After an elaborate opening ceremony broadcast live on state TV and an extensive corporate partner programme that has seen the official mascot Haibao appear on products and billboards across the city, the Shanghai World Expo 2010 has now settled down to its daily business of attracting paying customers.
Although queues for some pavilions are extensive, overall the site feels under-populated in parts, with staff outnumbering visitors at some of the entrances and restaurants.
While most media coverage prior to the opening focused on the architecture of the pavilions, attention is now turning to the content housed within them. Having spent millions on the construction of their sites, some countries have struggled to match the architectural vision displayed on the exterior.
Reverting to expo tradition, several appear to have been curated by travel agents and rely heavily on films and presentations that feature traditional costumes and geographic landmarks. Denmark should be acknowledged for having the sense of humour to follow this concept to its logical conclusion by bringing the actual Little Mermaid statue to Shanghai for six months, much to the consternation of the Copenhagen Tourist Board.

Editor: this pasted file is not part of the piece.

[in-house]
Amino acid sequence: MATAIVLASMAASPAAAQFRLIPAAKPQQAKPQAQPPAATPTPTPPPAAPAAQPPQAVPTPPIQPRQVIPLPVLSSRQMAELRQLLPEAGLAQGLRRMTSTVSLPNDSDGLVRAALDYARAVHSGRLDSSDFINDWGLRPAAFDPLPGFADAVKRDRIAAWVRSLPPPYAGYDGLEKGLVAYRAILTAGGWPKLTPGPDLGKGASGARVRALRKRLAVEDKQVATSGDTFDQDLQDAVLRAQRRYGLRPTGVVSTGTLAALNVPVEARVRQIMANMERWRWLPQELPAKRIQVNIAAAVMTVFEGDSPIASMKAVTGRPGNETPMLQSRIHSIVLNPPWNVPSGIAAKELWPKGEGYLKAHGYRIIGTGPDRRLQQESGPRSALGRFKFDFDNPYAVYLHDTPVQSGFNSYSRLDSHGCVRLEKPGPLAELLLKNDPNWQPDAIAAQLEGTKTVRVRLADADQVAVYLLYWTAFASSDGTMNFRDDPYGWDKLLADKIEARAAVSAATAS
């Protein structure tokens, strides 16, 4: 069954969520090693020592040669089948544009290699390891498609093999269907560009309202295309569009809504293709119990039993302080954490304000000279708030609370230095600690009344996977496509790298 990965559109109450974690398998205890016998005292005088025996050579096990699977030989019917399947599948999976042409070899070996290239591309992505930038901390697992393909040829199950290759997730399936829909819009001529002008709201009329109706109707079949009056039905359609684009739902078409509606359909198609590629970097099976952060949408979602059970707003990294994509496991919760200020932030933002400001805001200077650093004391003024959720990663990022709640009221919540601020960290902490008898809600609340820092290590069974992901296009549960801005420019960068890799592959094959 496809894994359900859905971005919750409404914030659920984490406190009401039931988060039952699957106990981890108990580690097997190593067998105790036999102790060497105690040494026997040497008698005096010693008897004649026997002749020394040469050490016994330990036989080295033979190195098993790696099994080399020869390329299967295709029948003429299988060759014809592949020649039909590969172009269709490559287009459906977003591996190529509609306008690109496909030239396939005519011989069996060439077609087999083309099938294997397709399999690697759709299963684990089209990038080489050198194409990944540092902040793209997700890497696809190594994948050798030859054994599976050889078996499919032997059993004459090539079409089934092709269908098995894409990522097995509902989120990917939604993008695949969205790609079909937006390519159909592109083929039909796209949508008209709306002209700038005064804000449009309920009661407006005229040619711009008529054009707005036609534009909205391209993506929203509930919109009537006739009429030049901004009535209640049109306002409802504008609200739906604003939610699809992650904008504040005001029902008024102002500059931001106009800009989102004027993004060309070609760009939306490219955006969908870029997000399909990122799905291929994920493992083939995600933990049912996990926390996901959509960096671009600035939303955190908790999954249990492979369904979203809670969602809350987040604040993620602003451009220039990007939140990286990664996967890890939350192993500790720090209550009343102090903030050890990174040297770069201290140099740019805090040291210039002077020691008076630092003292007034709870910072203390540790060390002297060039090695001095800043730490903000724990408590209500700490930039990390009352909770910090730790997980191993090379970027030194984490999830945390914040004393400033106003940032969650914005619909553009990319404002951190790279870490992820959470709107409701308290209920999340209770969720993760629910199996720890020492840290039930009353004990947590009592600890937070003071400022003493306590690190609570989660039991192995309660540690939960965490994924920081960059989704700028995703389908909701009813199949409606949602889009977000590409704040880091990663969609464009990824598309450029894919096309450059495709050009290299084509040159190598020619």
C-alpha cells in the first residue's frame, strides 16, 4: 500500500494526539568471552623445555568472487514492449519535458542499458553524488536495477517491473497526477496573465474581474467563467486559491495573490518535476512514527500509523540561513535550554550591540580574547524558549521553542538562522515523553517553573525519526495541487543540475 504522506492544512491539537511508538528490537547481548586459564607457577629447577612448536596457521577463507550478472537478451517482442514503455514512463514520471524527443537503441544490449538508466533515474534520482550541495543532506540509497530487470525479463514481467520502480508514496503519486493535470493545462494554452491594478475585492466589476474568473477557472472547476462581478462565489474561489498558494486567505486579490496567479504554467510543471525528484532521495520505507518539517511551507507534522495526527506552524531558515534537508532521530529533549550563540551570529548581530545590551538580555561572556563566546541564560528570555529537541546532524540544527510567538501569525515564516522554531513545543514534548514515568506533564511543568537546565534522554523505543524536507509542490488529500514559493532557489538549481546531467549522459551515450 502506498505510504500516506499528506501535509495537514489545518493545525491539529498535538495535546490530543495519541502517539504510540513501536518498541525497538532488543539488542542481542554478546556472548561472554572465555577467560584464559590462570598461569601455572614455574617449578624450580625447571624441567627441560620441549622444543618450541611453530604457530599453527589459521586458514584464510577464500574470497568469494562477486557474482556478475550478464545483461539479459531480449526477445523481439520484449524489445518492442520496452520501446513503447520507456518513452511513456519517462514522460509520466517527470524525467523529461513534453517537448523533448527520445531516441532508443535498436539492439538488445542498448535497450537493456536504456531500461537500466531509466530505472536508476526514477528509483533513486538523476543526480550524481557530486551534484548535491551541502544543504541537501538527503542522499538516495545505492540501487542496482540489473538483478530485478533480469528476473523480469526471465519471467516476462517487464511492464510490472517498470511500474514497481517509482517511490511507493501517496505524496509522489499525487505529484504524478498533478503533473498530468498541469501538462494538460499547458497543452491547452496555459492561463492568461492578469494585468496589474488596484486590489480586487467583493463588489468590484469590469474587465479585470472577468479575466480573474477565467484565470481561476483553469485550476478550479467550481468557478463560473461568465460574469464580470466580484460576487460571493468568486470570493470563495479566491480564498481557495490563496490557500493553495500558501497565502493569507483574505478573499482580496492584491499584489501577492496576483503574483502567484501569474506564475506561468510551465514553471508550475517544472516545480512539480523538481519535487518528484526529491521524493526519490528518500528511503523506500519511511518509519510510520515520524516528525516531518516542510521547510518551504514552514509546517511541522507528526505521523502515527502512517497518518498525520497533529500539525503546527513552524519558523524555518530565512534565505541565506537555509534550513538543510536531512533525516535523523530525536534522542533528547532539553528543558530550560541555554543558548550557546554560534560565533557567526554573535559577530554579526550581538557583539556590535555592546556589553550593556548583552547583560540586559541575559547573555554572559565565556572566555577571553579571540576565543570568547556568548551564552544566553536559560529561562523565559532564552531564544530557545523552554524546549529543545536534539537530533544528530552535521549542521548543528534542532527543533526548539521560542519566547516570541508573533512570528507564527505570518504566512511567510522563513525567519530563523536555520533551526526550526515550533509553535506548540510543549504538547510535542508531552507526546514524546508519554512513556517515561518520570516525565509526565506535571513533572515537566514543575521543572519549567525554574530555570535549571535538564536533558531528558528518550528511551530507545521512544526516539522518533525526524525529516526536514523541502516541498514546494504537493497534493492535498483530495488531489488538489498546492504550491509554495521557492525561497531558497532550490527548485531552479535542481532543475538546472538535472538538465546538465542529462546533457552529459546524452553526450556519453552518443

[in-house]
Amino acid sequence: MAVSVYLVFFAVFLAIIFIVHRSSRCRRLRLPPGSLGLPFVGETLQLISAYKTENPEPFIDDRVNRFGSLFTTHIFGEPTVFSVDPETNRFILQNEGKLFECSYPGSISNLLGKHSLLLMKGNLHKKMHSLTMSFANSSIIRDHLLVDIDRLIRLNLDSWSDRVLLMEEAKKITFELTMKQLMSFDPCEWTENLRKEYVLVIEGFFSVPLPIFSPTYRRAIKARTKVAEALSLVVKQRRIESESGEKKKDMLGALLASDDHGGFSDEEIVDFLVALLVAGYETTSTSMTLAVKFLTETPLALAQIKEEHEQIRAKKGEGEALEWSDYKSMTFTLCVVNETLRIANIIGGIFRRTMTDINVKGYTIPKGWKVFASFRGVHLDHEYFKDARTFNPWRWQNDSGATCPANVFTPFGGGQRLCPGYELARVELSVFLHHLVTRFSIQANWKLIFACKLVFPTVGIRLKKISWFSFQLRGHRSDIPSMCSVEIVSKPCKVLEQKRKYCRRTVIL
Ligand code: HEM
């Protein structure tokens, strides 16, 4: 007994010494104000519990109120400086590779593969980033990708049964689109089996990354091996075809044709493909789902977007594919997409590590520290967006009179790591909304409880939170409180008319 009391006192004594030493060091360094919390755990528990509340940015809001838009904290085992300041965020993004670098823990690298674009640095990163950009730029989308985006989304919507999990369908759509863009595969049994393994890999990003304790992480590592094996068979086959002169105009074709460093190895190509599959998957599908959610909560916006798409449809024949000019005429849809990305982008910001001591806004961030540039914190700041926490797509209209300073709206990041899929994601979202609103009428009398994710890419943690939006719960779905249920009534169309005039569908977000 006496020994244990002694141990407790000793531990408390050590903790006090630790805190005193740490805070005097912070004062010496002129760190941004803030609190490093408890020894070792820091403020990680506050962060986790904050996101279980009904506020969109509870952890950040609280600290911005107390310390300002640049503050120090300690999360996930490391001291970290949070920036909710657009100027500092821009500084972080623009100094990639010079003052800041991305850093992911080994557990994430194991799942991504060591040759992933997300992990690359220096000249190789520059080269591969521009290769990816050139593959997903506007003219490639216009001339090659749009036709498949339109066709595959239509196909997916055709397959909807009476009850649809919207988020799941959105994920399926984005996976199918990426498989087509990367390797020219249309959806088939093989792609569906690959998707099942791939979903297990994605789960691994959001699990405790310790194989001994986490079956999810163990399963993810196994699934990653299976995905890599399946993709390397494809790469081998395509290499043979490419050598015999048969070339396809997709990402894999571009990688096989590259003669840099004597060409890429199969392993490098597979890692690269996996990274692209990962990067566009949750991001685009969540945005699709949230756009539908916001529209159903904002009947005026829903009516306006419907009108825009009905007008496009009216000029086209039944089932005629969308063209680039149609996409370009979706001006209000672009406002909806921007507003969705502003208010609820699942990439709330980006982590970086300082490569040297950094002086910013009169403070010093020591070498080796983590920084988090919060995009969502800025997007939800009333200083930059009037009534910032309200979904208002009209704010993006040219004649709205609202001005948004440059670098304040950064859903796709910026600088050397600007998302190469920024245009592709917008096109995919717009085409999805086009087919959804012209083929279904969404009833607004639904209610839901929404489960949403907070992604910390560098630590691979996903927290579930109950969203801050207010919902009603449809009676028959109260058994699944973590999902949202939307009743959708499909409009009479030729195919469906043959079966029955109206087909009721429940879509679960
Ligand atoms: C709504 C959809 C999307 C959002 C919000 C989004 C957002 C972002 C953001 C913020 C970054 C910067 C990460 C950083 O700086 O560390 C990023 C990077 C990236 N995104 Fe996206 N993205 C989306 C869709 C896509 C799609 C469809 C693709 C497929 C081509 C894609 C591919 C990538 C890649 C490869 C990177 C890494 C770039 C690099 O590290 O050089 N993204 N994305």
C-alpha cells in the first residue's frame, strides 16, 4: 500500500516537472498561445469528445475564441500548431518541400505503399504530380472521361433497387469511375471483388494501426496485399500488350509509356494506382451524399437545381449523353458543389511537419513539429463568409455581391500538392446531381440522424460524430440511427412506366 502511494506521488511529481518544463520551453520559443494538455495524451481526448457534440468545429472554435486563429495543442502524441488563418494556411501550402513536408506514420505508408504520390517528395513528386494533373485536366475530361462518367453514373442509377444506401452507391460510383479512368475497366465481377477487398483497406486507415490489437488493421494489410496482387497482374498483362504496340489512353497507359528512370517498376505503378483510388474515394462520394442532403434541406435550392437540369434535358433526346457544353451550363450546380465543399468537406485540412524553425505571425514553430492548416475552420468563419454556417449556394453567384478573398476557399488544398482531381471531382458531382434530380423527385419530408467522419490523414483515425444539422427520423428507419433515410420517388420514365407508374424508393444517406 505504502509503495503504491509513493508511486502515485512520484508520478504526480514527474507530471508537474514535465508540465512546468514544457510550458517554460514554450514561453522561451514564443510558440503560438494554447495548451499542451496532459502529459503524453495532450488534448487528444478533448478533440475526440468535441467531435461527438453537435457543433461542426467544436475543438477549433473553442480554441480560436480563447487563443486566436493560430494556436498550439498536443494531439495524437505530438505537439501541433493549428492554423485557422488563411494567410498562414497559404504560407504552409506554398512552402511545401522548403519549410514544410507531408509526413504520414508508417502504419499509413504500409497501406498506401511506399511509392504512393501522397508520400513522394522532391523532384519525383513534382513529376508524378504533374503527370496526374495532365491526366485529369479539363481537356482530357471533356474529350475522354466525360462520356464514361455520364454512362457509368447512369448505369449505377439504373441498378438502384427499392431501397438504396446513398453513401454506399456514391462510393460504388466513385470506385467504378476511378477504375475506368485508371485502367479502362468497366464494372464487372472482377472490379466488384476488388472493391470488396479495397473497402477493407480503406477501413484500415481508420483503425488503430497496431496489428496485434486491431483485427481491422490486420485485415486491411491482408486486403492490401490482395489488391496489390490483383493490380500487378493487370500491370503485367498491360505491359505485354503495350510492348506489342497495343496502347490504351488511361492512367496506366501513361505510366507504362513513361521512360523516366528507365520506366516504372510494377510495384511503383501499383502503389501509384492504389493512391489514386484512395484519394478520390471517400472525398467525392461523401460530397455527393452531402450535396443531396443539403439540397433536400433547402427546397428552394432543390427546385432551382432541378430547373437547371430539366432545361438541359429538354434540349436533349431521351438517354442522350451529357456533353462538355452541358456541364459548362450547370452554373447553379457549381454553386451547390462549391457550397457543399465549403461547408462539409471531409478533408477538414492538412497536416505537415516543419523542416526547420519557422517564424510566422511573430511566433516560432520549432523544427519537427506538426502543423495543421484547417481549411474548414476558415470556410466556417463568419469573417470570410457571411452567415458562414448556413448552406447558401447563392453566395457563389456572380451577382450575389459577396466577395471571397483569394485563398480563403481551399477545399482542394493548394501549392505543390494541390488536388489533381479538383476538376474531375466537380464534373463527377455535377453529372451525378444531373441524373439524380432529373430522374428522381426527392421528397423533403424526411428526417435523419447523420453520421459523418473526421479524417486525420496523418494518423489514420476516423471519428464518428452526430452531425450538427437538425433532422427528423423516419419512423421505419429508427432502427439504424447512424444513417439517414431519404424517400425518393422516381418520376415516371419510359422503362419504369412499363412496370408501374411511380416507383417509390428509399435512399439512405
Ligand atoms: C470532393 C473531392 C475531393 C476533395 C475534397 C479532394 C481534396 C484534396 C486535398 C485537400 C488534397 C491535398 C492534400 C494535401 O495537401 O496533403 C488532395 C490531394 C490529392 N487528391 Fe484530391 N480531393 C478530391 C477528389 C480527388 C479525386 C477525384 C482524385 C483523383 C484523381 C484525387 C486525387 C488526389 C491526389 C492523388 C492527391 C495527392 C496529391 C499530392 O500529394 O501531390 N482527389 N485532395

Among all these statements of grandiose national pride and achievement the UK pavilion [designed by Thomas Heatherwick’s team] seems small in comparison, in particular when compared to its Italian and French neighbours. When viewed from the top of Holland’s psychedelic ’Happy Street’ opposite, it resembles a strange furry creature within its enclosure at the zoo. Yet without doubt it is one of the most original and memorable pieces of architecture at the Expo.
The courageous decision to create a singular inside/outside design, whereby the content of the pavilion is the pavilion itself and vice versa, has been fully rewarded by an enthusiastic response from the public, resulting in long queues throughout the day.
The only criticism to be heard was from two Italians working in a nearby pizzeria, who commented ‘Yes, it is beautiful, but it’s not lit up at night’. Given the environmental focus of the ’seed cathedral’, this does suggest however that the subtlety of Heatherwick’s concept may not have been understood by everyone.
Pete Collard is a postgraduate curator studying an MA Curating Contemporary Design, at Kingston University in partnership with the Design Museum